Wednesday, April 02, 2008

Sky Full of Goose

Saturday, March 8, Kearney, Nebraska. Care to guess at how many species are in this photo?

I've seen some skies full of birds in my lifetime of birding, but I'm not sure I've EVER seen a sky quite as full as this one.

East of Kearney, Nebraska, near the famed Platte River migratory corridor for waterfowl and sandhill cranes, we came upon a gravel quarry absolutely filled with geese. The birds were resting on the water and on the islands between the quarry ponds, literally covering the surface. The noise of all those birds calling was the very definition of ear-splitting.

We had no idea how to estimate the number of birds present, but it seemed like several hundred thousand—and perhaps more than half a million.

Mixed goose flock containing Canadas, cackling, snow, Ross', and greater white-fronted geese.

We went back the next day and the flocks had almost entirely moved on to some other place. Ephemeral spectacle.

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Monday, March 24, 2008

Giant Things of Nebraska

Donut shops seem to have more than their fair share of cool roadside signs. These signs often incorporate Giant Things. It's been a while since I've shared a Giant Thing sighting here in BOTB, but it's not from a lack of desire on my part. I simply have not been fortunate enough to see the usual plethora of Giant Things from which I would pluck only the most fascinating and succulent.

This giant rooster has a lot to recommend it. It's really big. It's a cool rendition of a cocksure bird. It's crowing to let you know that the donuts are hot and fresh. AND it's announcing the recent birth of somebody's l'il rooster.

Next time you're in Kearney, Nebraska looking for a cup of joe and a sack of hot donut holes, check out Daylight Donuts right on the main drag. I photographed E. Clair Cruller, the Daylight Donut Rooster earlier this month in Kearney. It was the peak of crane and goose migration and the sky was full of birds, so I'm surprised there aren't V's of geese in the blue sky behind E. Clair.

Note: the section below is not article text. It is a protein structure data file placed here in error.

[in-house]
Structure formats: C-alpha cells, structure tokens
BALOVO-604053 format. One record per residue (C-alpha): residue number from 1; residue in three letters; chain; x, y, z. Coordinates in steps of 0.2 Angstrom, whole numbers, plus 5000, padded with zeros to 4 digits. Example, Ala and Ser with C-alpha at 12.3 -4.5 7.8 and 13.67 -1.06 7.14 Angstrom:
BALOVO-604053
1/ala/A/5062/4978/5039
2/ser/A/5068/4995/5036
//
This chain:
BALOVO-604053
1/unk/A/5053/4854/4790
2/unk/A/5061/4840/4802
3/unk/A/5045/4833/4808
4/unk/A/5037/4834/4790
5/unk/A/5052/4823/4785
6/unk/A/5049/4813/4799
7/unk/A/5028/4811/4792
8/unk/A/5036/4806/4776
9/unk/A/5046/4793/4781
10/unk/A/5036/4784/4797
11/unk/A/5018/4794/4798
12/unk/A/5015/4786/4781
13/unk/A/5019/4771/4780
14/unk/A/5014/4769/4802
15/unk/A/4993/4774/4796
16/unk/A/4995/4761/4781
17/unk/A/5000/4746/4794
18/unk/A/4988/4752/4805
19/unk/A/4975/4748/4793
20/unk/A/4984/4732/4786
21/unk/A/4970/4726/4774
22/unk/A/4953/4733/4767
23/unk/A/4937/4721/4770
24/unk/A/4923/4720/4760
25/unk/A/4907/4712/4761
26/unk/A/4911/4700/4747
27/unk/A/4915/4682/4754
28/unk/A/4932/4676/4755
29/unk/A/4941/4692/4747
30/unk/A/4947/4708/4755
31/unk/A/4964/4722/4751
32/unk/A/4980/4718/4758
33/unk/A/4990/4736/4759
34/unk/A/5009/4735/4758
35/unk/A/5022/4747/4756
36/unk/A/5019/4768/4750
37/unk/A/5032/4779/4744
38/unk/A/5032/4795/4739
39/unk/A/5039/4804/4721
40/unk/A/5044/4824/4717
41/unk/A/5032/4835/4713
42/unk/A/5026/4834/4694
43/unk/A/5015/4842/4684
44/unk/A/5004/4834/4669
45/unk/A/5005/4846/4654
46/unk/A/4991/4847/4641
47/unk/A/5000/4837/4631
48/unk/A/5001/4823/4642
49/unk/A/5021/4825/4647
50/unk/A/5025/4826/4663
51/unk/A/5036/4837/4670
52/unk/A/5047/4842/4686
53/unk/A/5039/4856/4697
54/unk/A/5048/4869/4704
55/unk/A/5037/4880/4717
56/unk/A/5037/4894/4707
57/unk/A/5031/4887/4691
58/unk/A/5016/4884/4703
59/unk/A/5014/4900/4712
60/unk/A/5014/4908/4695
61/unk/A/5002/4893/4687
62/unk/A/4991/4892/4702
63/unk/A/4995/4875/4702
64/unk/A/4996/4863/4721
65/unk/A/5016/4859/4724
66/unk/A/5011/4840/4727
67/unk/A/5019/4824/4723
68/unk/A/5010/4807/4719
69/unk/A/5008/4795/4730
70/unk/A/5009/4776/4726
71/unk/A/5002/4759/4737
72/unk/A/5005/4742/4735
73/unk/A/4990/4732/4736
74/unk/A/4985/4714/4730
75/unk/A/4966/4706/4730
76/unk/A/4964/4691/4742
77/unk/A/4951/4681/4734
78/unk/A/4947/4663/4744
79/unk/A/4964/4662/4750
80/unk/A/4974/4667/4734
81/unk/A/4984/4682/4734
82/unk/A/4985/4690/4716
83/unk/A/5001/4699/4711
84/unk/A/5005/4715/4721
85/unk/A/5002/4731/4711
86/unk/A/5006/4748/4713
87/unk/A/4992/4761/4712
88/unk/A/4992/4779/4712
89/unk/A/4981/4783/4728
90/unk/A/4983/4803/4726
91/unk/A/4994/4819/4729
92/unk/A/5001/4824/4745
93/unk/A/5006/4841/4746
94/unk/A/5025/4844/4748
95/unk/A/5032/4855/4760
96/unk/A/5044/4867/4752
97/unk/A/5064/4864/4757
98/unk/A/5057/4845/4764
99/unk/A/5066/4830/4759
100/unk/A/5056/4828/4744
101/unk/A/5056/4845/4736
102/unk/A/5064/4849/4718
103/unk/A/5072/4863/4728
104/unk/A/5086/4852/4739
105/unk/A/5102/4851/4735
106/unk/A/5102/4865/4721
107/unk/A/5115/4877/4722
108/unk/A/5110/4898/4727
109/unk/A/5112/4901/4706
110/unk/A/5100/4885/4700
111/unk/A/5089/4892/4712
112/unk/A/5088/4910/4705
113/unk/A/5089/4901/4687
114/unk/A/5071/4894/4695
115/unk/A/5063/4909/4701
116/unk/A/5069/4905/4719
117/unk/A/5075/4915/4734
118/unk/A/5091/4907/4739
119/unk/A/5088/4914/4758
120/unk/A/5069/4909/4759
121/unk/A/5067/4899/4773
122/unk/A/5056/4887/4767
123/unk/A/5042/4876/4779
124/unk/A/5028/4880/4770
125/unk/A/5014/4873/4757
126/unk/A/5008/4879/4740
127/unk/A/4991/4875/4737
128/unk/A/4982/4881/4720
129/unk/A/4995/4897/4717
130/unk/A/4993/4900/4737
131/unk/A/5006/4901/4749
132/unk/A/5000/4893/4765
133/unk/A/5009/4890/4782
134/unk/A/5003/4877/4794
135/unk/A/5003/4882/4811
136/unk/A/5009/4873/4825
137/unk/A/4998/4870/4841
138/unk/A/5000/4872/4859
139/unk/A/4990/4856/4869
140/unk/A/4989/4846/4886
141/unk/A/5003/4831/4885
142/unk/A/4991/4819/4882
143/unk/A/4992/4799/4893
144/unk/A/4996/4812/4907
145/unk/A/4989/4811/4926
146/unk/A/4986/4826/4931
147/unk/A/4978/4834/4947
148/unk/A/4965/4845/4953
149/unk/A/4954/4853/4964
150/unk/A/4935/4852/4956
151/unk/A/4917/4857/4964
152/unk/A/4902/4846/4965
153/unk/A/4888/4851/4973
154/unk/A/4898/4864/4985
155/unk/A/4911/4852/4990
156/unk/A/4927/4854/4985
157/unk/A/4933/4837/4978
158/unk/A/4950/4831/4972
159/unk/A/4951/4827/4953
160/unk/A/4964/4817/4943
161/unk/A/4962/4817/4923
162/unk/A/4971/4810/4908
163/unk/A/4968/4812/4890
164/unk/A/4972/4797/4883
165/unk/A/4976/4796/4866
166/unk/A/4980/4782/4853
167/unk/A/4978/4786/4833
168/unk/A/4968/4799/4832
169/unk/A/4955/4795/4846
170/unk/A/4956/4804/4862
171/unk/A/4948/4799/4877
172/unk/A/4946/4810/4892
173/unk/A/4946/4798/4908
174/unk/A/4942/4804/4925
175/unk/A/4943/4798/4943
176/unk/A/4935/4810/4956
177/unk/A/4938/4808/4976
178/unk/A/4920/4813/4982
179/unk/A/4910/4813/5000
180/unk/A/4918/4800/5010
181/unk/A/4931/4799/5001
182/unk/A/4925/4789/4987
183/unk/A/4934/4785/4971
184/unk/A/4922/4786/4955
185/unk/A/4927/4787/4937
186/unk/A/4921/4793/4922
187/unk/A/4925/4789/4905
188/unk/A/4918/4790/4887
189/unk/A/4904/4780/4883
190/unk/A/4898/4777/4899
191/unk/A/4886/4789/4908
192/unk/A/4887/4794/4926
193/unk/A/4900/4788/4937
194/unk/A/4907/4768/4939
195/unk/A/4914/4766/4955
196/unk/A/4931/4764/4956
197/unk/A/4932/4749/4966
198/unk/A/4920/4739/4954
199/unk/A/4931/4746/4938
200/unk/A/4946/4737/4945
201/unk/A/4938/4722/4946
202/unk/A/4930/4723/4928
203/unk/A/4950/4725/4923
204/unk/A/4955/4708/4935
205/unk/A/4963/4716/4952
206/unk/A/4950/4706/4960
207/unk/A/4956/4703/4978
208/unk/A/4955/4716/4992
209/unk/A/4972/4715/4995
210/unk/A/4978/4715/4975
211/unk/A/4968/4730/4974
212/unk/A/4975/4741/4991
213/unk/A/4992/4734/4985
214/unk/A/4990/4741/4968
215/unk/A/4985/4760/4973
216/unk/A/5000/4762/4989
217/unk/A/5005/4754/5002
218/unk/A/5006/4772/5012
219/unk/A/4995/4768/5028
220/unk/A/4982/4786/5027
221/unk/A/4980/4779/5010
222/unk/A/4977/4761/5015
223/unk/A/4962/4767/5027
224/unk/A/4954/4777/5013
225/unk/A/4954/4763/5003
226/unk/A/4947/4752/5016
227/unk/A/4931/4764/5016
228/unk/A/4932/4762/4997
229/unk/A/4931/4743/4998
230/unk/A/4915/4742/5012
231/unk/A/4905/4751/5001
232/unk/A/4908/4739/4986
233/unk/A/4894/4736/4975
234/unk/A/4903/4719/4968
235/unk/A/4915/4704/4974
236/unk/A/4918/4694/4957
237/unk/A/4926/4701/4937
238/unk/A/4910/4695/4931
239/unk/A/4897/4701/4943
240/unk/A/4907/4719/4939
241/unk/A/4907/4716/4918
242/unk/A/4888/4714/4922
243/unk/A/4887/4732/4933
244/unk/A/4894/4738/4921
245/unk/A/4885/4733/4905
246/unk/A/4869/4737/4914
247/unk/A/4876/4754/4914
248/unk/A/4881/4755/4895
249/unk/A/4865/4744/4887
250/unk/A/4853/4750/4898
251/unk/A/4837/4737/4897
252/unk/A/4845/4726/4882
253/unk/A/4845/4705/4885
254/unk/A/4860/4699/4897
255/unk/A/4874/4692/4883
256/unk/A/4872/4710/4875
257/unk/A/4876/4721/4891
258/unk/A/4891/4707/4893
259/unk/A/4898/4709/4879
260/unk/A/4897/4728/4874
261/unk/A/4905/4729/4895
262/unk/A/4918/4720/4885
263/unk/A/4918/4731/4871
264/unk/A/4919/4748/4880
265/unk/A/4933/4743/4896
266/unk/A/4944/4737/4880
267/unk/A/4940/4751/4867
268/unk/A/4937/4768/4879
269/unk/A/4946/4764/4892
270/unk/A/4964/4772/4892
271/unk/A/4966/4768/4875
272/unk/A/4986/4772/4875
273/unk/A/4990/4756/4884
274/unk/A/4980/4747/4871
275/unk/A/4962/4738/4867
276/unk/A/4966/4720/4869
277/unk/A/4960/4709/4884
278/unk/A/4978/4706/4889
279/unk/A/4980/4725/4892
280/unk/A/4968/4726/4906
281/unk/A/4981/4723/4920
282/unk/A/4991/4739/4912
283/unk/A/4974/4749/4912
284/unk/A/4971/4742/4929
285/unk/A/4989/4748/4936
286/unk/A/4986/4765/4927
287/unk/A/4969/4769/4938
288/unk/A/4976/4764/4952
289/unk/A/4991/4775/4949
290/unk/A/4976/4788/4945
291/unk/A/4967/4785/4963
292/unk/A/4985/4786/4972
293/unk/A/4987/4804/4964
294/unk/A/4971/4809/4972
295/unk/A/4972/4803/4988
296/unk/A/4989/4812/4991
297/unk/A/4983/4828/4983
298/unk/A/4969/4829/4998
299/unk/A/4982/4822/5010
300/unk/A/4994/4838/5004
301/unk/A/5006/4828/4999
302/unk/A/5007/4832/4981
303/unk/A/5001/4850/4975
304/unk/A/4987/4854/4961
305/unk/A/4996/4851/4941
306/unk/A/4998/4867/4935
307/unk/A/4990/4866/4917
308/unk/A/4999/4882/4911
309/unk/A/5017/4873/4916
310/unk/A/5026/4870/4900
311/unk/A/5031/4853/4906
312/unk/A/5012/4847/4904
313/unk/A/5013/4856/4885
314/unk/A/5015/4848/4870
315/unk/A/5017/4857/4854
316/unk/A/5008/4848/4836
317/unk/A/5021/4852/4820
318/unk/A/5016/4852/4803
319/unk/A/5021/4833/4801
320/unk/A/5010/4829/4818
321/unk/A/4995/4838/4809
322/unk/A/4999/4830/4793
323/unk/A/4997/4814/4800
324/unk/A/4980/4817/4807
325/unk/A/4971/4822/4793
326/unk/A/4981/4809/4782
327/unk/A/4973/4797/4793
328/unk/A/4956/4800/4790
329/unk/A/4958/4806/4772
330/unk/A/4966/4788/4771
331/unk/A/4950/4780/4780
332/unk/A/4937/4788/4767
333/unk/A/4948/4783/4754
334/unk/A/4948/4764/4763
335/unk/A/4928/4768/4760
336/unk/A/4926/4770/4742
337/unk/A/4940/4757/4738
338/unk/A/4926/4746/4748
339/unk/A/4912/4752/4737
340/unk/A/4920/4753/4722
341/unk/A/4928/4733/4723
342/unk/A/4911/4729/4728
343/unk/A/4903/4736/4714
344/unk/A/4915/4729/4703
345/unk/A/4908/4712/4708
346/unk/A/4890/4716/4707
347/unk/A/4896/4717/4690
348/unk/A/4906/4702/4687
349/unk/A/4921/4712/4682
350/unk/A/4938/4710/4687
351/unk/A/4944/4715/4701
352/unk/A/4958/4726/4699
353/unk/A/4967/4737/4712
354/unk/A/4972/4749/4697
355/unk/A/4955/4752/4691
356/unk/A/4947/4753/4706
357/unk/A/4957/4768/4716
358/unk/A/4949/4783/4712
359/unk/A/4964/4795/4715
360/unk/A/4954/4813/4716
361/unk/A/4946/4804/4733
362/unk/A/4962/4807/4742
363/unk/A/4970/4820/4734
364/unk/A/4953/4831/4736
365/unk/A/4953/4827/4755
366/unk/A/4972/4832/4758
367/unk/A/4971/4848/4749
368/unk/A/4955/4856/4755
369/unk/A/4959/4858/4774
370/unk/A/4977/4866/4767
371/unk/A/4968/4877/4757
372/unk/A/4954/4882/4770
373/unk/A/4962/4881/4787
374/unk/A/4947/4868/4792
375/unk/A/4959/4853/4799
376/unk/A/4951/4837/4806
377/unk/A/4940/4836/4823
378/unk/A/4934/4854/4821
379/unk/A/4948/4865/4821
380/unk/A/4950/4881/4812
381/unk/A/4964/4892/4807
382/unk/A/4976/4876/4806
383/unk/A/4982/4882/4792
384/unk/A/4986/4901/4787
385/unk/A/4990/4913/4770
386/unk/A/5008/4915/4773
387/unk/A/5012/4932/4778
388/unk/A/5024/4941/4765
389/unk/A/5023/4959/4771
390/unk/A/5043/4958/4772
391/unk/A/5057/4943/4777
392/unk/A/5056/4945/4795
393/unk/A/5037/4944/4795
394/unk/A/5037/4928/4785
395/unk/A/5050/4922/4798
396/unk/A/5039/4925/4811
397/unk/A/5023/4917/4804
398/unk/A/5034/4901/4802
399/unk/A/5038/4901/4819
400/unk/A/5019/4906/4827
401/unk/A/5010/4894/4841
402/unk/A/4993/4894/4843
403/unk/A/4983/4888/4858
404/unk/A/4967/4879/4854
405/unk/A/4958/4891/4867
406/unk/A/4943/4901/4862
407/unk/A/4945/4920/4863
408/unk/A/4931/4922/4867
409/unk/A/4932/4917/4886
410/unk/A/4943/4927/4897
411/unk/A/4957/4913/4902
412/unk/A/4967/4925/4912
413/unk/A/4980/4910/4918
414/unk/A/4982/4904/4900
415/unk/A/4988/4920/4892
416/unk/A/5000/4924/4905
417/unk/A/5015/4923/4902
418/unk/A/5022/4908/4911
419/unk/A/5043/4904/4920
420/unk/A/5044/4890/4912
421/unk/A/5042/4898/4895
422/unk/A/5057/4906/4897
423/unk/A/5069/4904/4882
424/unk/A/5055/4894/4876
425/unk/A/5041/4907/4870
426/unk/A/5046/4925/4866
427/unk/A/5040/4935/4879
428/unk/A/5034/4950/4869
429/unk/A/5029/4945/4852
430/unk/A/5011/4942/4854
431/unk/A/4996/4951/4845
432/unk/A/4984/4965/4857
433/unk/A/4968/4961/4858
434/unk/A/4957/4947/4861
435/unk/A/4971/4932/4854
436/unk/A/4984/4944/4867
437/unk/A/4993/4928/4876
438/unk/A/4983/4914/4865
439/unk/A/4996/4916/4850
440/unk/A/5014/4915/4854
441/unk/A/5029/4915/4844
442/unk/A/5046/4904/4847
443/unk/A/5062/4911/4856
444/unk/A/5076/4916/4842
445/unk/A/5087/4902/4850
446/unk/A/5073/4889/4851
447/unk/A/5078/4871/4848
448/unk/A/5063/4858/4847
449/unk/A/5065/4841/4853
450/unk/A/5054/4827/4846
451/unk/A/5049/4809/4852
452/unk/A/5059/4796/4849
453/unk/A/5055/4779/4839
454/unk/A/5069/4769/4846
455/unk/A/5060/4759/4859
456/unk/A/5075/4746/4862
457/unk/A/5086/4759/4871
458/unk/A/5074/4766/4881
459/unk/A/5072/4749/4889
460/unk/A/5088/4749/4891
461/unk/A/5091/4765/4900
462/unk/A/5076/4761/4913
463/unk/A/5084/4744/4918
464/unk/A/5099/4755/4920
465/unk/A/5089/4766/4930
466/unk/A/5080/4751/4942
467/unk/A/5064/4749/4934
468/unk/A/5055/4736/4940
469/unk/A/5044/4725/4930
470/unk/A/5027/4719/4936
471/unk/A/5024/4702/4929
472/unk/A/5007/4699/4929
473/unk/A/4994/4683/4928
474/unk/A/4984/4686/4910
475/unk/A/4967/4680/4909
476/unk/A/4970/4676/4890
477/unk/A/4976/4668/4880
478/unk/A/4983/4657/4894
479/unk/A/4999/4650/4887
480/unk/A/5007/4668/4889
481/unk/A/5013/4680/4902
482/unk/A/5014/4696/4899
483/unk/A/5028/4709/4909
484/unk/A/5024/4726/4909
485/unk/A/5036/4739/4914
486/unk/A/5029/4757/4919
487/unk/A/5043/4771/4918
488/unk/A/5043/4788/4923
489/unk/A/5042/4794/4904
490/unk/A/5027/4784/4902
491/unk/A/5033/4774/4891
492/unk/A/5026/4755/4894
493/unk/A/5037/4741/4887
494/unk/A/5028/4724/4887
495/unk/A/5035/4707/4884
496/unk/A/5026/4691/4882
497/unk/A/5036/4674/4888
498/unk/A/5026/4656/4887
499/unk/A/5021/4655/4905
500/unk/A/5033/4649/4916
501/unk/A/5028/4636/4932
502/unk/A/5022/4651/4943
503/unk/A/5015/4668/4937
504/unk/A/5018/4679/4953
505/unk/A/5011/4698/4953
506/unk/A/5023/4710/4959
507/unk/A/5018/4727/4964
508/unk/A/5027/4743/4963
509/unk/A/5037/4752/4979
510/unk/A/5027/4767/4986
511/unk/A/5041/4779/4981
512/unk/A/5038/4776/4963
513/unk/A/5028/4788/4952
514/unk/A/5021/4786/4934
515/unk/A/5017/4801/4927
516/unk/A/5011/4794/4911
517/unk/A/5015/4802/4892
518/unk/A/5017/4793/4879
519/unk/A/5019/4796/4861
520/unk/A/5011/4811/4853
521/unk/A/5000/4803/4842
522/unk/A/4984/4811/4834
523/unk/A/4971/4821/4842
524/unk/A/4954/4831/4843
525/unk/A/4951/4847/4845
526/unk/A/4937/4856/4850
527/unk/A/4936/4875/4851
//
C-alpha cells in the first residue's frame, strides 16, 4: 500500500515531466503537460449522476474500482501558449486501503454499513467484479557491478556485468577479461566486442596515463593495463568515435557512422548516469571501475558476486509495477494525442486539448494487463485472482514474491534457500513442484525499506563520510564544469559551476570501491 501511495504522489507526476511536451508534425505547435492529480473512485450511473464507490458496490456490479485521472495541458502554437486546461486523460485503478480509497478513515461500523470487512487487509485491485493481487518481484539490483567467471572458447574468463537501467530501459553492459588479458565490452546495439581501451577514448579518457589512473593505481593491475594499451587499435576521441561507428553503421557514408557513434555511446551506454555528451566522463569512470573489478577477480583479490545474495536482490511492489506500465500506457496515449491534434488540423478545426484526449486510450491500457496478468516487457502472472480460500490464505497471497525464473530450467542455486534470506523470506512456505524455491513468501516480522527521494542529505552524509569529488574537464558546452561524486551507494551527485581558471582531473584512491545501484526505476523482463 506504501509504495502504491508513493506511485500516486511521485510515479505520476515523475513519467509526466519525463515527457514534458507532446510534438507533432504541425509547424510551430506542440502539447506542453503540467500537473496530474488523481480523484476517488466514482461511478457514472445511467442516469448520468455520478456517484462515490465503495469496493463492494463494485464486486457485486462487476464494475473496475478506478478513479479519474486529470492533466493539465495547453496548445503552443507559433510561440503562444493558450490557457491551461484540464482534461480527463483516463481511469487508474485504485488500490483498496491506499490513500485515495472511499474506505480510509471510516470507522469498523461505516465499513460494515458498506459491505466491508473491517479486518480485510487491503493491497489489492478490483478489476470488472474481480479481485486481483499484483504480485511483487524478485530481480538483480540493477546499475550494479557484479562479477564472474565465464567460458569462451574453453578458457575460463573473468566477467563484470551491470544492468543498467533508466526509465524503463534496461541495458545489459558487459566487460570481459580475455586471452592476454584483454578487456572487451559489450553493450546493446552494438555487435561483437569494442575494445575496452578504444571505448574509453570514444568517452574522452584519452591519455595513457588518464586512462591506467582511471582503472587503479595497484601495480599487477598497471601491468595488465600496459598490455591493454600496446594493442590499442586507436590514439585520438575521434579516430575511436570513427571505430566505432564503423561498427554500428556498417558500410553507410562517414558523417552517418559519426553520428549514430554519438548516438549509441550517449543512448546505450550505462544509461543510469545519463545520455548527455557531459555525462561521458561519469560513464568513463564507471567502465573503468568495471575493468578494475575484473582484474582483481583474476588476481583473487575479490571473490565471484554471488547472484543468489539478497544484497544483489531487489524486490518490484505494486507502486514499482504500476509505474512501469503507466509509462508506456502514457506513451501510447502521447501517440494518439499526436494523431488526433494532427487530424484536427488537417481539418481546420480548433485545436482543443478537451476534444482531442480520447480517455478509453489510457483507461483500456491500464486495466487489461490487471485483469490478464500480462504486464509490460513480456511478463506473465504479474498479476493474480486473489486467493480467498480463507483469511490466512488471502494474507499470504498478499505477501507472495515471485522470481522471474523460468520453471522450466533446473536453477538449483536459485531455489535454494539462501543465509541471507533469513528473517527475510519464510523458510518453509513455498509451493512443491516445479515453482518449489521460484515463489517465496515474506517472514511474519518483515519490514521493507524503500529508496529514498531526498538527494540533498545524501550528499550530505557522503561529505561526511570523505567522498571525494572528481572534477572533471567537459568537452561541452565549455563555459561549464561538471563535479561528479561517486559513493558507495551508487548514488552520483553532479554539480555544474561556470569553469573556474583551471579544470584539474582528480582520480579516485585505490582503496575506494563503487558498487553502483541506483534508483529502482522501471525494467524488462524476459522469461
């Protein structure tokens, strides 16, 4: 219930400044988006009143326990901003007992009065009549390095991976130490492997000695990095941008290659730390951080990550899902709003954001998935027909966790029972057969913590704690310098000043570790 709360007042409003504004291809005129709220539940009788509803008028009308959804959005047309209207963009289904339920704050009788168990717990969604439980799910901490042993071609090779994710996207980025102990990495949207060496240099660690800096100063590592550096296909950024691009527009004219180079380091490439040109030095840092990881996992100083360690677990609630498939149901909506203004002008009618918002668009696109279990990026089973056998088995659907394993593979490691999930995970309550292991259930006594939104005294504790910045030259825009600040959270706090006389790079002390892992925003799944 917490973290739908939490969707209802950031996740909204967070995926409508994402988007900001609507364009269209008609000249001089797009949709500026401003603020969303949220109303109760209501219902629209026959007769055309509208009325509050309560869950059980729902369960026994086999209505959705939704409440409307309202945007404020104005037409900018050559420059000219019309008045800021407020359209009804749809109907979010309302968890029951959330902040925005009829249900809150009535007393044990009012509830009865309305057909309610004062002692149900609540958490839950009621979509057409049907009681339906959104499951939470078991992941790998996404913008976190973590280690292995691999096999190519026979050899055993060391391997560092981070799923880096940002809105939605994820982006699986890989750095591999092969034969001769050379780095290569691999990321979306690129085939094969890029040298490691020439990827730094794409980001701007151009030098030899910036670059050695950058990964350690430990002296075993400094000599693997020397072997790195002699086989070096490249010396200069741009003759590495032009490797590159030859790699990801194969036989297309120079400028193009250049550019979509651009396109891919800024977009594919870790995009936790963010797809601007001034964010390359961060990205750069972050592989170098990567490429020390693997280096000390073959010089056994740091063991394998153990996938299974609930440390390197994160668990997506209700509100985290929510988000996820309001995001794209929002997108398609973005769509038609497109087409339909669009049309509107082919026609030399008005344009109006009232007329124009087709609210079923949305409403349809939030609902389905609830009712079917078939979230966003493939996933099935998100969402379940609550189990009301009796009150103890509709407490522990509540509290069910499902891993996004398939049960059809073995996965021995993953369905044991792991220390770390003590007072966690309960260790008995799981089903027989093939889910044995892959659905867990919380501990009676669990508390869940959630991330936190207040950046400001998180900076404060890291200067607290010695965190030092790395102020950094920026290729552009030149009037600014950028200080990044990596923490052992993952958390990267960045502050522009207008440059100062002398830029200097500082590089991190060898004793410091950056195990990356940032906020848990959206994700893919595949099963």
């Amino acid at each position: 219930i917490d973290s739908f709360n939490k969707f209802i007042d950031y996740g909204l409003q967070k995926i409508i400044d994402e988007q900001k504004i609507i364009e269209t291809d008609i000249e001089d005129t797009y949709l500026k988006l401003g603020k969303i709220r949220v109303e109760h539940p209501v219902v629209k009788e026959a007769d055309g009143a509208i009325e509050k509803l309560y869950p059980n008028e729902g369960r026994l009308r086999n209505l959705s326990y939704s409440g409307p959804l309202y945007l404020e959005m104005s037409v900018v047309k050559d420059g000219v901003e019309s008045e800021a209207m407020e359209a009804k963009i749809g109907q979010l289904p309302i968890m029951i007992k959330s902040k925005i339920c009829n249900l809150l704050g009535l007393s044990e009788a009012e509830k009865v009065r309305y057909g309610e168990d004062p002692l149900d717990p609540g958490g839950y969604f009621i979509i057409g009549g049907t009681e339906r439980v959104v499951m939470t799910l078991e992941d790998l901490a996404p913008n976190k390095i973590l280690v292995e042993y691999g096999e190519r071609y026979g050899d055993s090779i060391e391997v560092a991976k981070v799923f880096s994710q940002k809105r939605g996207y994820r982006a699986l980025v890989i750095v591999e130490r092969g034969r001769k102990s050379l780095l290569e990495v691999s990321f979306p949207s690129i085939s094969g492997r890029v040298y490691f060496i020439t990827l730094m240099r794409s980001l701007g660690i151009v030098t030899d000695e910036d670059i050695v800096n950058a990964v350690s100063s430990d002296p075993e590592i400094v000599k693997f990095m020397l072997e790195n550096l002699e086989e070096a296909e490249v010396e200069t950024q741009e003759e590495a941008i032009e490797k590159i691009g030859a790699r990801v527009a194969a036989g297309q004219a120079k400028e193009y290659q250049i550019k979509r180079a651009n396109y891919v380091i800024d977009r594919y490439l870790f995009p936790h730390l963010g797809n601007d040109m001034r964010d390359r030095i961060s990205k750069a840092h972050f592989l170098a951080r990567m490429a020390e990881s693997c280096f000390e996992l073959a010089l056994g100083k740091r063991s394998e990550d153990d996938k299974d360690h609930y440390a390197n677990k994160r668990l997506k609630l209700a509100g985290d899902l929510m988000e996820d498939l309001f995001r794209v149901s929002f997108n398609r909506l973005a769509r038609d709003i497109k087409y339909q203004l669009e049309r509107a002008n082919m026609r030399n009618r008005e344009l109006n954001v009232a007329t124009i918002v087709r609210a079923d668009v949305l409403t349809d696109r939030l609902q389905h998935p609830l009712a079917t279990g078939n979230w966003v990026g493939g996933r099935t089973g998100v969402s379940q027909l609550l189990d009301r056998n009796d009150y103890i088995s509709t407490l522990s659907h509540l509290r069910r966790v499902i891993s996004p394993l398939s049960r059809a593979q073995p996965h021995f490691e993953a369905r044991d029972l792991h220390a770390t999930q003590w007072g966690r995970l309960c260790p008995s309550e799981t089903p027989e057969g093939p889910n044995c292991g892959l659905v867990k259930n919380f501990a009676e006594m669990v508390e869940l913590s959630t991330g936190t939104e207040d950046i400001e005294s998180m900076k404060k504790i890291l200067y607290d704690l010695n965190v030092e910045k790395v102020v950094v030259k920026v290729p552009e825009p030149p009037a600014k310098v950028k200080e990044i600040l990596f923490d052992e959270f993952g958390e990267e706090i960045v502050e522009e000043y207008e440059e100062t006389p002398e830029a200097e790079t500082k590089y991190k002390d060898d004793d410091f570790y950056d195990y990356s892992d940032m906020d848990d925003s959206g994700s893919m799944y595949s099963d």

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Friday, February 29, 2008

Sandhill Cranes and Bluebirds!

Whoever heard of a birding festival focused on both sandhill cranes and bluebirds?

Um. Some friends of ours in Nebraska who LOVE bluebirds and who also happen to live near the world's largest spring gathering of sandhill cranes.

When Steve and Cheryl Eno contacted us way back in 2006 about speaking in Nebraska for a festival in the spring of 2008, we said "sure!" Then I asked Steve what kind of festival it was going to be? We'd been out to other events the Enos had been involved in, namely a 2003 North American Bluebird Association convention held in Kearney. It was well-run and well-attended and lots of fun.

"Oh you know, there'll be some bluebird stuff and we were thinking about including the cranes, too!"

I remember thinking "Gee those are some pretty different birds and I'm not sure you'll attract a lot of the normal birding festival goers with them." There are other events devoted to sandhill cranes after all. And bluebird enthusiasts are a breed apart, hence the name Bluebird Nation.

But I should have known those Nebraskans would pull it off. I mean I've seen Steve and Cheryl's house, which Steve built out of bricks, and farm, which is devoted to animals of many varieties. The basement rooms are given over to bluebird houses that people have sent to Steve for review and potential approval as suitable for bluebirds to nest in. And the barn workshop is, well, let's just say if Steve lined up every bluebird house he's built and given away through the thriving Bluebirds Across Nebraska organization, they'd likely stretch across the whole Conhusker State. In fact they probably nearly already do.

This is NOT your normal birding festival. It's better. It's more down-home and relaxed.
You should come! It's right around the corner: March 6 to 9, 2008, in charming Kearney, Nebraska.

Here are three reasons to come to Kearney for the Sandhill Crane & Bluebird Festival next week:

1. If you have never seen several hundred thousand sandhill cranes take off from a river against a pink dawn sky, you are missing out on one of birding's most amazing experiences.

2. Al Batt will be speaking. Al is both the funniest and the tallest man I know. His stories make me laugh until my ribs ache and the runzas come out of my nose.

3. You will have the chance to eat a local food item called a runza.

4. OK I lied. I've got more than three reasons. There are prairie chicken leks nearby.

5. If you have a question about bluebirds (and who doesn't) several of the continent's Bluebird Oracles will be at this event.

6. Live music every day.

7. Live auction of truly one-of-a-kind items, some of which defy labeling.

8. You will learn how to pronounce Kearney.

9. Did I mention runzas?

10. The cranes and bluebirds will miss you.

I hope to see you there.

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